Backstory: Casper Harry’s businessman ‘the man in the barrel’ Yesness was a showman at heart
CASPER, Wyo. – Harry Yesness was not a man who was afraid of attention.
In fact, the man who became a downtown business force in Casper’s heyday made some of his first paychecks by gaining public attention in nightclubs and on vaudeville stages.
For decades, Harry Yesness clothing stores have been landmarks in Casper’s retail scene, and its shameless advertising has amused, if not annoyed, generations of locals.
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“Harry’s pants are always down… in price,” shouted the ad on billboards, vehicles and newspaper ads. “Look for the man in the barrel” has become her most enduring slogan, along with an illustration of the tall man huddled in a barrel. It was well known that Harry had a statue fashioned from the drawing, with water spouting from his head that greeted customers in his flagship downtown location for decades.
Harry’s driving work ethic evolved from desperation in his youth. His parents immigrated from Europe with only their suitcases, settling in Detroit, where Harry was born.
According to a 1982 Casper Star-Tribune article, Harry’s father died after the family moved to Denver. Young Harry quickly took to selling newspapers on the streets, only to be ruthlessly intimidated by older children protecting their territory. Her younger sister, Tillie, collected coal from the railroad tracks to heat their small house. She then worked as a manager of Harry’s store in his company.
Harry eventually started doing singing, dancing and comedy routines in clubs before embarking on the vaudeville circuit. He arrived at Casper in 1919 to perform and decided to stay.
Harry scooped up enough money to buy an obsolete suit ironing business and quickly sold men’s suits in a rented apartment on West Midwest Ave. As the apartment did not have display cases, he built a wagon with a large window which he used as a rolling display case. case for his clothes.
His natural ability to direct and promote almost shamelessly quickly paid off.
In the early 1920s he was selling clothes at a West Second Street store, where at Christmas he would throw piles of coins from the roof to the kids below. He was also a charity, handing out hundreds of meal vouchers to hungry people when Casper’s booming economy plunged in the late 1920s.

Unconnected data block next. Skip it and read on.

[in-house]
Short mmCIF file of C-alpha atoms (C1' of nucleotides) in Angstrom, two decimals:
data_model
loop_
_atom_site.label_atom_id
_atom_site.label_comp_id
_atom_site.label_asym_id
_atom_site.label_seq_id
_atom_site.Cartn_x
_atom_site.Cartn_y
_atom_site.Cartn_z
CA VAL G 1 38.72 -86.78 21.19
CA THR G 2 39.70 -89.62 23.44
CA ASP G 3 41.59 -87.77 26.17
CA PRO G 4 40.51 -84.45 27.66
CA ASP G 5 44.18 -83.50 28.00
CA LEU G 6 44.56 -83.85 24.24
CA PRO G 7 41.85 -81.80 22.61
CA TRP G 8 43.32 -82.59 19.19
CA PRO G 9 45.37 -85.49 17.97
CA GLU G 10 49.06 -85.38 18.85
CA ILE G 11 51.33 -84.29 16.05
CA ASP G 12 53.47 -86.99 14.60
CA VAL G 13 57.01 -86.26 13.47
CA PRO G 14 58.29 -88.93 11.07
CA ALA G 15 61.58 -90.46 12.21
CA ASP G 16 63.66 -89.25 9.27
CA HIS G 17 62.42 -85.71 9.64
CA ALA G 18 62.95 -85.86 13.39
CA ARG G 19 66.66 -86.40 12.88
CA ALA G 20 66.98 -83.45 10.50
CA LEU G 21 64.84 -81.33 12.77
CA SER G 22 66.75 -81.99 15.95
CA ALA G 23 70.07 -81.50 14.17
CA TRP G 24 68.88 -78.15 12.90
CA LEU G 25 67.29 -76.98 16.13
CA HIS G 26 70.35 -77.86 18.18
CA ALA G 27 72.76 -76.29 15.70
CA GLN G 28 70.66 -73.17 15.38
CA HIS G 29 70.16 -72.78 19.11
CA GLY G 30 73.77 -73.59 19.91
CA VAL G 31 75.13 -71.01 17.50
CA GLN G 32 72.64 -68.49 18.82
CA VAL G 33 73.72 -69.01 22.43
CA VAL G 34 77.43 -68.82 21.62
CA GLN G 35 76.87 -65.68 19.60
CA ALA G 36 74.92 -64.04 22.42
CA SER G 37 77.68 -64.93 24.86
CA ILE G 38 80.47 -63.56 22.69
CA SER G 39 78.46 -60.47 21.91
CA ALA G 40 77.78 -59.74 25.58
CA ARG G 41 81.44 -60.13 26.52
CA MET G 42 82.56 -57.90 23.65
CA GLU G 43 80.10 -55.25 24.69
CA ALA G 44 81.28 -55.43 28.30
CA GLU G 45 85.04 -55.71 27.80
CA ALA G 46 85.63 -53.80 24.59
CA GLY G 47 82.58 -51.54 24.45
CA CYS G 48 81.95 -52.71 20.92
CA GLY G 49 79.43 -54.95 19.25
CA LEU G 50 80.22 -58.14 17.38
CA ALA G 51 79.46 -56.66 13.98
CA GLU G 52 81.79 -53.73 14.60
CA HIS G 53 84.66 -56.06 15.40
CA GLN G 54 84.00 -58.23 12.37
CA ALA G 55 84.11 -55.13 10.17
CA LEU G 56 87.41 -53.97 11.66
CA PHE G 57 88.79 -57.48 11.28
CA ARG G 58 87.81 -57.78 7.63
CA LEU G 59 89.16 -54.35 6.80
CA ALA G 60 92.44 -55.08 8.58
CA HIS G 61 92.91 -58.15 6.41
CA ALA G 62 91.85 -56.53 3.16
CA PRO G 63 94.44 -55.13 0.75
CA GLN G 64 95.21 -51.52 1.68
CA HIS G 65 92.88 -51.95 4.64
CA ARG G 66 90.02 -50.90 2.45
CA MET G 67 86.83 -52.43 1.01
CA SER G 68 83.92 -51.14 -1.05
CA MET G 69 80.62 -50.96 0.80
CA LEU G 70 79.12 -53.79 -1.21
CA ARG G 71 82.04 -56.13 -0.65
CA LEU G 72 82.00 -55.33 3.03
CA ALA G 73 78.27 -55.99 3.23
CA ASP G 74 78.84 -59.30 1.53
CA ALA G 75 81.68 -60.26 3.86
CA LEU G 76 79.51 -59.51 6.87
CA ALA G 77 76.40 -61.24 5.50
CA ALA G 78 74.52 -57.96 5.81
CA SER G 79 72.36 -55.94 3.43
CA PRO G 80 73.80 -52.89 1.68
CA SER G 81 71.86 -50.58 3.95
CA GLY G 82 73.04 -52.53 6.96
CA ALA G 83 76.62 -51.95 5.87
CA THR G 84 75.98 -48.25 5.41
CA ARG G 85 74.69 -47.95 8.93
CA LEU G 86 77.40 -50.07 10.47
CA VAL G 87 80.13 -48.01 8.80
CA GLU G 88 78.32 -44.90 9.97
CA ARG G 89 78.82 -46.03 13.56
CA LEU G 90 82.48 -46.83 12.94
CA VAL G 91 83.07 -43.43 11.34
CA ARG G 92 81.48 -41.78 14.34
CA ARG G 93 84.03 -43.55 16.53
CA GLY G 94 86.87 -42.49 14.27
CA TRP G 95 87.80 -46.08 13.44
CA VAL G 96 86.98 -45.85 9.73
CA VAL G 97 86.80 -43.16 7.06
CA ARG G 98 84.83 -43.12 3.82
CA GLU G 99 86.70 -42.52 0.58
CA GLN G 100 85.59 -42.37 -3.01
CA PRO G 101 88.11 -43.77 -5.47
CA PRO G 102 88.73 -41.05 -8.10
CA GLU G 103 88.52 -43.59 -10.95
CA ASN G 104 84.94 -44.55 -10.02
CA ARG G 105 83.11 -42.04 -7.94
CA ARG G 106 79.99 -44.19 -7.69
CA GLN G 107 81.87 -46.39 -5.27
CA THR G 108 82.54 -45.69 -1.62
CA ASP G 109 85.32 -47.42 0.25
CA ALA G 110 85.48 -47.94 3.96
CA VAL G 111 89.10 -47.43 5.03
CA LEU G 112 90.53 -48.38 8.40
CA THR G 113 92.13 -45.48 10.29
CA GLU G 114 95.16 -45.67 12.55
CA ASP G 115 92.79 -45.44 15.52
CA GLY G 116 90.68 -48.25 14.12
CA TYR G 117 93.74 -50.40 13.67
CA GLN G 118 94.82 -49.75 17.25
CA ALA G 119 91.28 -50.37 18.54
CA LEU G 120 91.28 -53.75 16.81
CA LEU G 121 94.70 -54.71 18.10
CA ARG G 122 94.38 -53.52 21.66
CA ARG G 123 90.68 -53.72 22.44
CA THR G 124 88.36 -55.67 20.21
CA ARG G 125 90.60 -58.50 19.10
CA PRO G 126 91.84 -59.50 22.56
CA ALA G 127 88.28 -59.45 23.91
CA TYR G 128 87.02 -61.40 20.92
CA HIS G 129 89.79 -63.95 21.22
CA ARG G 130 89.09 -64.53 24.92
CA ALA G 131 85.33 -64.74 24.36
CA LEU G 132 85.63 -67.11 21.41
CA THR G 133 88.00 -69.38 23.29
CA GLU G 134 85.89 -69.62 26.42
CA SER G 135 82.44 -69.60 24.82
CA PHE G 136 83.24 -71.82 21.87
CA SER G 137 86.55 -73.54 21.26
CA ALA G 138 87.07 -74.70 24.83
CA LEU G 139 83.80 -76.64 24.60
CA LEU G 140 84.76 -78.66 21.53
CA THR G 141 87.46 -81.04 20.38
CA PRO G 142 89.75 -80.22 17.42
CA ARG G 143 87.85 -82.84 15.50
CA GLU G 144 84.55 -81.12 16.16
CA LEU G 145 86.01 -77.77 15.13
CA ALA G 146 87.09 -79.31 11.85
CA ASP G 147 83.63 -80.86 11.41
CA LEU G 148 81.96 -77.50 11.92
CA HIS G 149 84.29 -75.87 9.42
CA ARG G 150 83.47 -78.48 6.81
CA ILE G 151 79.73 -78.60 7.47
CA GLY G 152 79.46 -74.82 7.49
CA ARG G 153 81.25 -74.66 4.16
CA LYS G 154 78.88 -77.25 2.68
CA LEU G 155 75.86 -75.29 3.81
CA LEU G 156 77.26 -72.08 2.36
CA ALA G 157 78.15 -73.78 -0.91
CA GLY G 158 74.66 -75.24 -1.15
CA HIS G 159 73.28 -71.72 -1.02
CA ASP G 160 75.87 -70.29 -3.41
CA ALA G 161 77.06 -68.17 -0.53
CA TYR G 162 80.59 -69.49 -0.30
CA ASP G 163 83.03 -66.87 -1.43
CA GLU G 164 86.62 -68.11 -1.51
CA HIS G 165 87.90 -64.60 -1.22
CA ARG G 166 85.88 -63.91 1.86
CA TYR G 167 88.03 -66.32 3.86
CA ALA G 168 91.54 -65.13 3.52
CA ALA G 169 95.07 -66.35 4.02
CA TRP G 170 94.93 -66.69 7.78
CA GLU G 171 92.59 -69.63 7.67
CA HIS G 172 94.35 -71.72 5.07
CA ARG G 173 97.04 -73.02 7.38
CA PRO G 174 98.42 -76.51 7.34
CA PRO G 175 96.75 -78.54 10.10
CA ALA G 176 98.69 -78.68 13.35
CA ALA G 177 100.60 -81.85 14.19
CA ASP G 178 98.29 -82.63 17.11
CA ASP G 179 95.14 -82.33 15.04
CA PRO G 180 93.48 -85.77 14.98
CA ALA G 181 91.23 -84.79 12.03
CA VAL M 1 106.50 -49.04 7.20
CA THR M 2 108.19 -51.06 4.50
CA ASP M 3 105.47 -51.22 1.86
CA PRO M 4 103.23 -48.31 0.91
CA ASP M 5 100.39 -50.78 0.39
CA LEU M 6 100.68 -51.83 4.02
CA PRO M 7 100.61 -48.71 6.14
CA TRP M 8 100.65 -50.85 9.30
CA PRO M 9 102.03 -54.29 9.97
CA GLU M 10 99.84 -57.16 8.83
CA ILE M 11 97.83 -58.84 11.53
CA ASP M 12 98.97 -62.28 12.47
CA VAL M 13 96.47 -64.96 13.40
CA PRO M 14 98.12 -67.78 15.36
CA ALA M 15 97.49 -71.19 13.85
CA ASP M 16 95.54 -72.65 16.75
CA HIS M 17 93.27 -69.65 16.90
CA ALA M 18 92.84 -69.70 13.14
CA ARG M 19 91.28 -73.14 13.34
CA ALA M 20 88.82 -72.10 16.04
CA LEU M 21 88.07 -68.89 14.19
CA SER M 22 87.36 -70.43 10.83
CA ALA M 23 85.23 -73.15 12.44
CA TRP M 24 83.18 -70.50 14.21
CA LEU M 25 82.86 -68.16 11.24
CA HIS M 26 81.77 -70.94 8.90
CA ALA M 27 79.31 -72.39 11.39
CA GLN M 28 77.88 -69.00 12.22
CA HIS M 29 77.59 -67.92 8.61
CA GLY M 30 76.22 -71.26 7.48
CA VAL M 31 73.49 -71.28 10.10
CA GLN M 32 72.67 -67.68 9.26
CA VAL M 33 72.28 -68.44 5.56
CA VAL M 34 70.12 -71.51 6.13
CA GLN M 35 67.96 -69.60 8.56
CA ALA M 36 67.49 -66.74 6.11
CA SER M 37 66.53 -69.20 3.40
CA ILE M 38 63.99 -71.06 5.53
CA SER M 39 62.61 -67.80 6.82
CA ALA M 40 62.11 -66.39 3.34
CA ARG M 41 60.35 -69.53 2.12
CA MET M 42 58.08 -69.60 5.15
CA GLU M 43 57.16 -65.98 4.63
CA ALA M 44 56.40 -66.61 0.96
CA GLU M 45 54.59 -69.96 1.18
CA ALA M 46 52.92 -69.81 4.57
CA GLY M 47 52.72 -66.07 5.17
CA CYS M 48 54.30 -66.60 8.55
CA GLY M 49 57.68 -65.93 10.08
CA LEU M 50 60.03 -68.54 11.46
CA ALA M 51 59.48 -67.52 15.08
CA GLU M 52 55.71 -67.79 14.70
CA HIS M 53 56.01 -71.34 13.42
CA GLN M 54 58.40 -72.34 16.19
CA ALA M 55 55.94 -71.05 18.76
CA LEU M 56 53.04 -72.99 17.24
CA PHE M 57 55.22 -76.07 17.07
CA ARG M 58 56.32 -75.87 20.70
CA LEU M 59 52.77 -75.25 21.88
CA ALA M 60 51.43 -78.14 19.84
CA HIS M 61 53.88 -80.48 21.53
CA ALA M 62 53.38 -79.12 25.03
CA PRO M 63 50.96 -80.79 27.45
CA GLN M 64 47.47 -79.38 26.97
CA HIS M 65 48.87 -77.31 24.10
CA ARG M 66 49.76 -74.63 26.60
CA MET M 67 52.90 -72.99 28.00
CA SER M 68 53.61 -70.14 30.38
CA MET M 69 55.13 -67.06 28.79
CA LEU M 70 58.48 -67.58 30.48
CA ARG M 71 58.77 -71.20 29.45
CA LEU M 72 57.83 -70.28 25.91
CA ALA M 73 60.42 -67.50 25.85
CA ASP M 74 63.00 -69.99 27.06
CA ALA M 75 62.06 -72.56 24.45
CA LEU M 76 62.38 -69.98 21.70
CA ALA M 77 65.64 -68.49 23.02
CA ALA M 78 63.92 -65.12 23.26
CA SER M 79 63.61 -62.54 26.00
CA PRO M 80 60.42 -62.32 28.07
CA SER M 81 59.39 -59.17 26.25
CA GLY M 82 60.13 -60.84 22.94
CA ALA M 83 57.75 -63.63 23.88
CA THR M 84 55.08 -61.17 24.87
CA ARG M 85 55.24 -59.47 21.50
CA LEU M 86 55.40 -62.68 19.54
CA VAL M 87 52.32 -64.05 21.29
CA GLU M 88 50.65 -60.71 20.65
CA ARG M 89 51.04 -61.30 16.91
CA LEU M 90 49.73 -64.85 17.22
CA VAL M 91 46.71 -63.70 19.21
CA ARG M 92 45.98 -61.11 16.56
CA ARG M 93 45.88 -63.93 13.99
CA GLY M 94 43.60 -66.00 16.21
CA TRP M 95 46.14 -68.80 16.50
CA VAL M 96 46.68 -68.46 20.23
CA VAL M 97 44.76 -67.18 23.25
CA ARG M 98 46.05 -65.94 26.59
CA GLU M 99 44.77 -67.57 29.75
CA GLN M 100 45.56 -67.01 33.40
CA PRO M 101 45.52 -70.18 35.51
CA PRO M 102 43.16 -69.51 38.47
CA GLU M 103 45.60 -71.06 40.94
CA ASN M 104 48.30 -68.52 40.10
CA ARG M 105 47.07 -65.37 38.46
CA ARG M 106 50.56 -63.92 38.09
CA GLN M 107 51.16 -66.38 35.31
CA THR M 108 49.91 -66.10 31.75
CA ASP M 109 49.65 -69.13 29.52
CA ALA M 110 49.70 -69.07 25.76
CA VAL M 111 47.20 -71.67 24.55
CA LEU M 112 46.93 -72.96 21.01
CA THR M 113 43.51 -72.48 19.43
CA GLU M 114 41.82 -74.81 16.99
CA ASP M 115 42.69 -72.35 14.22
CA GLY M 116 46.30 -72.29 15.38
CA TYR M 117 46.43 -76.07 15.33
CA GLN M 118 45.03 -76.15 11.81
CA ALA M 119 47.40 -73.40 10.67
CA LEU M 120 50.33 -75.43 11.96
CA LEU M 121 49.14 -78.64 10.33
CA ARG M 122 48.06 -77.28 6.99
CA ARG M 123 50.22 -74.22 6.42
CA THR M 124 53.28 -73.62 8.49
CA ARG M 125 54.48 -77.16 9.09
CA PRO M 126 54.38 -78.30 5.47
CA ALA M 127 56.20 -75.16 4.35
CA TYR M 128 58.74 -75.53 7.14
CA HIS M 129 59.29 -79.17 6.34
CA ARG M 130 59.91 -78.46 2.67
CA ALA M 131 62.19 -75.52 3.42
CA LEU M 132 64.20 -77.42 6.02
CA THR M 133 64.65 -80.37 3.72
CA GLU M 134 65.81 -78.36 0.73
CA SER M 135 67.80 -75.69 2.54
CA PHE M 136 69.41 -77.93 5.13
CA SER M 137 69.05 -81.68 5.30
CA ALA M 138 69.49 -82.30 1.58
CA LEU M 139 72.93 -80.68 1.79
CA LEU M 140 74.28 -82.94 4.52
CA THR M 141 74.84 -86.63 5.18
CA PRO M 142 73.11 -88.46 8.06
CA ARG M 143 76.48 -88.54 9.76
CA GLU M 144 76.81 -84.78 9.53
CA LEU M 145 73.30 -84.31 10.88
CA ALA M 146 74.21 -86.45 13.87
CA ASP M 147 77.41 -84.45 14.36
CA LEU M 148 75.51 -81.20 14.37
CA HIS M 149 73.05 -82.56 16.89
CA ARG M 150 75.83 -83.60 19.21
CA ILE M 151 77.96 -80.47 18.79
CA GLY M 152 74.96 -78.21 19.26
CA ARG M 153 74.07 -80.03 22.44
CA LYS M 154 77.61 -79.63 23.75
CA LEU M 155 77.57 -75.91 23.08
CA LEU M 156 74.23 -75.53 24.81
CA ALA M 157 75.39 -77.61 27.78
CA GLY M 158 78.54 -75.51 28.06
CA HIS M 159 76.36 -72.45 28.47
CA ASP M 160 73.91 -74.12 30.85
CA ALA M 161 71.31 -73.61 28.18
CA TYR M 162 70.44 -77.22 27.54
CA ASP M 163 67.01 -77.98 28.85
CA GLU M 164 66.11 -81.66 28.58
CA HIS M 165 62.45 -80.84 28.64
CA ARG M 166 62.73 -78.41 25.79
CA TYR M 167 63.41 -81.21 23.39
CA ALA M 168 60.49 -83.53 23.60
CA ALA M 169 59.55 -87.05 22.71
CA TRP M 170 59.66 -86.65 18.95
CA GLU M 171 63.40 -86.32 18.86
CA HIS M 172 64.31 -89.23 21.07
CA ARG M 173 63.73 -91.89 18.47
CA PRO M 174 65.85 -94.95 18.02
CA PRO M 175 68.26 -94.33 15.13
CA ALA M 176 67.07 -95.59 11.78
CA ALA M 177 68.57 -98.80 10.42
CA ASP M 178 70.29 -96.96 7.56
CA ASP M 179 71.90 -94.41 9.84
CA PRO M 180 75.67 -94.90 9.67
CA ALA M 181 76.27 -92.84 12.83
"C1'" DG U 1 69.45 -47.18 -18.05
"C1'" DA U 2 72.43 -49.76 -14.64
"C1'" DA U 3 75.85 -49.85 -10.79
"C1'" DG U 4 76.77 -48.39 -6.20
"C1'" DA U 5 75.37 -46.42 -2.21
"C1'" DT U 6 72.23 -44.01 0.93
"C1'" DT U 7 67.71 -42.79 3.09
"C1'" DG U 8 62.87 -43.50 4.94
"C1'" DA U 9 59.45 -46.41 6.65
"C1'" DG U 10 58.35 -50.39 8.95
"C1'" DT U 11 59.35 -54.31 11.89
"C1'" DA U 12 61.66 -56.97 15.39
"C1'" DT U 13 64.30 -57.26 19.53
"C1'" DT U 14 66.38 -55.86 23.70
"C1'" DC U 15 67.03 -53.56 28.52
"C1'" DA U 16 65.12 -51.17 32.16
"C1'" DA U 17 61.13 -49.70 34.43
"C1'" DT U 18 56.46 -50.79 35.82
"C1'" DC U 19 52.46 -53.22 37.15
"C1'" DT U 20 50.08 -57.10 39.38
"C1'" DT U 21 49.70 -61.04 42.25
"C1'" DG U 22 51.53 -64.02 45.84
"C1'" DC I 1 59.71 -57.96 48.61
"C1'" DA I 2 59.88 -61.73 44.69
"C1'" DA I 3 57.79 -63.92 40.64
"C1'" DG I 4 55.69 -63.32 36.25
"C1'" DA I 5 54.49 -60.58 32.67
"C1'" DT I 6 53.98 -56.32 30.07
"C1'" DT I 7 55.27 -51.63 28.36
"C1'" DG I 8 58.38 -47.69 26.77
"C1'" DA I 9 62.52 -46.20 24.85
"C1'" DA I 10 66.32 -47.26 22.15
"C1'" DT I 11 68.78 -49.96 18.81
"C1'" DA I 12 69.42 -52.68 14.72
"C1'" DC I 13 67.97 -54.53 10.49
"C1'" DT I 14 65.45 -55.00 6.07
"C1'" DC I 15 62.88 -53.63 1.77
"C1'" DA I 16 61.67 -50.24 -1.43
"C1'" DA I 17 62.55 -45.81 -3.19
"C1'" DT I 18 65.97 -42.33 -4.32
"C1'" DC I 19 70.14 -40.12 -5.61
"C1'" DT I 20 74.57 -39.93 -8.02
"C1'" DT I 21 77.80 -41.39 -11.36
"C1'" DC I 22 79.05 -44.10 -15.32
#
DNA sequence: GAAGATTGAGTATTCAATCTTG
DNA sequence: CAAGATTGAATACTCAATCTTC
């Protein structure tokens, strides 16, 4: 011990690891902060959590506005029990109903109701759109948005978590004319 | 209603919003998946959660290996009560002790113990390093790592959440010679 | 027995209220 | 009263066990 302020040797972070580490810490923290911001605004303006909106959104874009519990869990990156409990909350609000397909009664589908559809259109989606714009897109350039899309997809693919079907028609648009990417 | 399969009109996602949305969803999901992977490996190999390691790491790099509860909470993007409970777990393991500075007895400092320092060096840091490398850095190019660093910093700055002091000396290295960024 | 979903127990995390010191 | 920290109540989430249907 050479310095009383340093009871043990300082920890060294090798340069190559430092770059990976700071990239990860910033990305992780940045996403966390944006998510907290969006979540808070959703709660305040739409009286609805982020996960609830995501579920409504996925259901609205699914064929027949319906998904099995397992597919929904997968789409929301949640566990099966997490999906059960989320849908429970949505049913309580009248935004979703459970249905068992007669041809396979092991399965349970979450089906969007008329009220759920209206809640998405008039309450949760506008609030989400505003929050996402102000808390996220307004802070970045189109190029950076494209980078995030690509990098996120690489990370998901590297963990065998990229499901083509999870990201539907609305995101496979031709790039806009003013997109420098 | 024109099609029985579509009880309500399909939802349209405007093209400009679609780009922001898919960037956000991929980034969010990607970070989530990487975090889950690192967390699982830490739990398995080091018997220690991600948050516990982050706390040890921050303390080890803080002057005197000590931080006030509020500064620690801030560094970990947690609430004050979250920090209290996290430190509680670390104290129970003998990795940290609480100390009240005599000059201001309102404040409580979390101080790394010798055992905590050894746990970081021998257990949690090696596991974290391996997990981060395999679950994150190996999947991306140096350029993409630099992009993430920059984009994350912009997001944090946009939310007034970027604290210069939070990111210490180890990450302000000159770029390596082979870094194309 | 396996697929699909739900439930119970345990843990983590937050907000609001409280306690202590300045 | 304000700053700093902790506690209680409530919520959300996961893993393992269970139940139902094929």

By 1933 he had moved his store to 139 South Center, then just 133 South Center after purchasing the building. It is now home to the Sierra West. A Harry Yesness store opened in the Eastridge Mall in 1982, as shoppers gravitated from downtown to the new sprawl.
Harry invested in Casper’s land and development, becoming a major landowner along the way, part of which he donated to the city.
Harry sold his clothing stores in 1959 and died the following year at the age of 70. The following year, Harry Yesness Park at 4100 SW Wyoming Blvd. was baptized on land he donated, located near the Harry Yesness Reservoir. The park was built on land that was part of the CY Ranch, which Harry purchased in 1940. Yesness intended to keep the land as a working ranch, but as Casper quickly teamed up after World War II world, he sold much of the ranch land in pieces to housing developments.
During the opening ceremony of the park, Yesness’s sister Tillie said, “I pray that there will always be great happiness on this earth, for this is the spirit in which it is given.
Harry Yesness stores eventually regrouped at Eastridge Mall and continued until the early 1990s.
The fate of Harry’s barrel statue was unknown for years until it ended up in the collection of the Fort Caspar Museum earlier this year.
Harry Yesness, the struggling showman who grew up on next to nothing, arrived at Casper at the right time and used his skills to become one of the city’s most successful businessmen of his time. While its shops are long gone, anyone who has gone fishing or picnicking at Yesness Pond has the “man in the barrel” to thank.